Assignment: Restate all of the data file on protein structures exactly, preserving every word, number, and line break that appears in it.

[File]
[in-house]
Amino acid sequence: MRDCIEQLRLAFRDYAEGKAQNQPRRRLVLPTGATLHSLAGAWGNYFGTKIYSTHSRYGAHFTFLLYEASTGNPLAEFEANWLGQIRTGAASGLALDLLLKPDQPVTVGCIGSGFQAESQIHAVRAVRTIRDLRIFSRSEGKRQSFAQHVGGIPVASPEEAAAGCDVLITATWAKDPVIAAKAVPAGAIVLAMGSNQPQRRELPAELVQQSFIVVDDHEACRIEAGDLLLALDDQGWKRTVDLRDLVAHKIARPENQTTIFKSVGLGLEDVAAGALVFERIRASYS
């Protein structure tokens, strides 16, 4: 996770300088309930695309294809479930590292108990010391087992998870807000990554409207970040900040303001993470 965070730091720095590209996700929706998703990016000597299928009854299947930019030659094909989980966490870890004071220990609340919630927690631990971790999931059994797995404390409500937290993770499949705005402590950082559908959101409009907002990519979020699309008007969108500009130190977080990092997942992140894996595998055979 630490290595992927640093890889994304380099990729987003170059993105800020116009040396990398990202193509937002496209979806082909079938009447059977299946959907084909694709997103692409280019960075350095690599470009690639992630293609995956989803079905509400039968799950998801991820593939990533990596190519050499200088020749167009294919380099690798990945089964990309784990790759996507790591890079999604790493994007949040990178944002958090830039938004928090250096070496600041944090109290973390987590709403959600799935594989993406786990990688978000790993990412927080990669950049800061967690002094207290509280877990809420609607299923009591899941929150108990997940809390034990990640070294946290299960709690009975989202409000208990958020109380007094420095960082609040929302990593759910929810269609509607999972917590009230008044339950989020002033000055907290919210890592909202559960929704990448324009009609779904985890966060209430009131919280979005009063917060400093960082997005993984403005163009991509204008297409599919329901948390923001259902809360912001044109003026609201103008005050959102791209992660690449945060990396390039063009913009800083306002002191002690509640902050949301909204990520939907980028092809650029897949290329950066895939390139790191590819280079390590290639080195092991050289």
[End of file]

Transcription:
[in-house]
Amino acid sequence: MRDCIEQLRLAFRDYAEGKAQNQPRRRLVLPTGATLHSLAGAWGNYFGTKIYSTHSRYGAHFTFLLYEASTGNPLAEFEANWLGQIRTGAASGLALDLLLKPDQPVTVGCIGSGFQAESQIHAVRAVRTIRDLRIFSRSEGKRQSFAQHVGGIPVASPEEAAAGCDVLITATWAKDPVIAAKAVPAGAIVLAMGSNQPQRRELPAELVQQSFIVVDDHEACRIEAGDLLLALDDQGWKRTVDLRDLVAHKIARPENQTTIFKSVGLGLEDVAAGALVFERIRASYS
């Protein structure tokens, strides 16, 4: 996770300088309930695309294809479930590292108990010391087992998870807000990554409207970040900040303001993470 965070730091720095590209996700929706998703990016000597299928009854299947930019030659094909989980966490870890004071220990609340919630927690631990971790999931059994797995404390409500937290993770499949705005402590950082559908959101409009907002990519979020699309008007969108500009130190977080990092997942992140894996595998055979 630490290595992927640093890889994304380099990729987003170059993105800020116009040396990398990202193509937002496209979806082909079938009447059977299946959907084909694709997103692409280019960075350095690599470009690639992630293609995956989803079905509400039968799950998801991820593939990533990596190519050499200088020749167009294919380099690798990945089964990309784990790759996507790591890079999604790493994007949040990178944002958090830039938004928090250096070496600041944090109290973390987590709403959600799935594989993406786990990688978000790993990412927080990669950049800061967690002094207290509280877990809420609607299923009591899941929150108990997940809390034990990640070294946290299960709690009975989202409000208990958020109380007094420095960082609040929302990593759910929810269609509607999972917590009230008044339950989020002033000055907290919210890592909202559960929704990448324009009609779904985890966060209430009131919280979005009063917060400093960082997005993984403005163009991509204008297409599919329901948390923001259902809360912001044109003026609201103008005050959102791209992660690449945060990396390039063009913009800083306002002191002690509640902050949301909204990520939907980028092809650029897949290329950066895939390139790191590819280079390590290639080195092991050289």